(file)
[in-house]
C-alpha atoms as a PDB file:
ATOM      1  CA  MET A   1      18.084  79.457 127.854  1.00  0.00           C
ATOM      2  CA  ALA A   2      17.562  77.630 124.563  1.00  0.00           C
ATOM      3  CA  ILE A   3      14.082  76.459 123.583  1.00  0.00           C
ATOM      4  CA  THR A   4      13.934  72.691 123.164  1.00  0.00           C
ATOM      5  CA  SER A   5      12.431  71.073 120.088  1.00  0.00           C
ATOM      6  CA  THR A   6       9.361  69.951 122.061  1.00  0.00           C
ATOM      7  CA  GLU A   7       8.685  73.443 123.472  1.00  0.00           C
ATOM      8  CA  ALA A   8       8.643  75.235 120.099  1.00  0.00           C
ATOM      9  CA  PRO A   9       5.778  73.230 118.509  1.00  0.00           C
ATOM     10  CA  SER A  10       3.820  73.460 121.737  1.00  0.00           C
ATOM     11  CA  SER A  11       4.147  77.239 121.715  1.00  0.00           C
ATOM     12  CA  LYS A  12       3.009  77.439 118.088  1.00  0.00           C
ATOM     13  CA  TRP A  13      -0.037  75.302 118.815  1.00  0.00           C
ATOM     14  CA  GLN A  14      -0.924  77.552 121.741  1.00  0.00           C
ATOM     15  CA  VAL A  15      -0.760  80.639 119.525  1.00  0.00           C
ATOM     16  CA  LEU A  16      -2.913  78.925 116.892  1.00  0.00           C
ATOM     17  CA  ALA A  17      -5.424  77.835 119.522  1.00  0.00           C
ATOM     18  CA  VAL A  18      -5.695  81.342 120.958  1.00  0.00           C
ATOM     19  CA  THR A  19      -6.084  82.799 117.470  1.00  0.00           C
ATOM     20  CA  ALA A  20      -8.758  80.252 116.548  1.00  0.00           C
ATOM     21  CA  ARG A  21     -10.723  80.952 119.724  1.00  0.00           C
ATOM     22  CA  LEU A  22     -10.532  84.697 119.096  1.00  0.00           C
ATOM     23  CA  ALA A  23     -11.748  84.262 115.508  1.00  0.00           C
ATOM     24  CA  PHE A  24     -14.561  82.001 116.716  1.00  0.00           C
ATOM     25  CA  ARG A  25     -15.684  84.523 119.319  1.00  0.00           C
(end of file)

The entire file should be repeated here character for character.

[in-house]
C-alpha atoms as a PDB file:
ATOM      1  CA  MET A   1      18.084  79.457 127.854  1.00  0.00           C
ATOM      2  CA  ALA A   2      17.562  77.630 124.563  1.00  0.00           C
ATOM      3  CA  ILE A   3      14.082  76.459 123.583  1.00  0.00           C
ATOM      4  CA  THR A   4      13.934  72.691 123.164  1.00  0.00           C
ATOM      5  CA  SER A   5      12.431  71.073 120.088  1.00  0.00           C
ATOM      6  CA  THR A   6       9.361  69.951 122.061  1.00  0.00           C
ATOM      7  CA  GLU A   7       8.685  73.443 123.472  1.00  0.00           C
ATOM      8  CA  ALA A   8       8.643  75.235 120.099  1.00  0.00           C
ATOM      9  CA  PRO A   9       5.778  73.230 118.509  1.00  0.00           C
ATOM     10  CA  SER A  10       3.820  73.460 121.737  1.00  0.00           C
ATOM     11  CA  SER A  11       4.147  77.239 121.715  1.00  0.00           C
ATOM     12  CA  LYS A  12       3.009  77.439 118.088  1.00  0.00           C
ATOM     13  CA  TRP A  13      -0.037  75.302 118.815  1.00  0.00           C
ATOM     14  CA  GLN A  14      -0.924  77.552 121.741  1.00  0.00           C
ATOM     15  CA  VAL A  15      -0.760  80.639 119.525  1.00  0.00           C
ATOM     16  CA  LEU A  16      -2.913  78.925 116.892  1.00  0.00           C
ATOM     17  CA  ALA A  17      -5.424  77.835 119.522  1.00  0.00           C
ATOM     18  CA  VAL A  18      -5.695  81.342 120.958  1.00  0.00           C
ATOM     19  CA  THR A  19      -6.084  82.799 117.470  1.00  0.00           C
ATOM     20  CA  ALA A  20      -8.758  80.252 116.548  1.00  0.00           C
ATOM     21  CA  ARG A  21     -10.723  80.952 119.724  1.00  0.00           C
ATOM     22  CA  LEU A  22     -10.532  84.697 119.096  1.00  0.00           C
ATOM     23  CA  ALA A  23     -11.748  84.262 115.508  1.00  0.00           C
ATOM     24  CA  PHE A  24     -14.561  82.001 116.716  1.00  0.00           C
ATOM     25  CA  ARG A  25     -15.684  84.523 119.319  1.00  0.00           C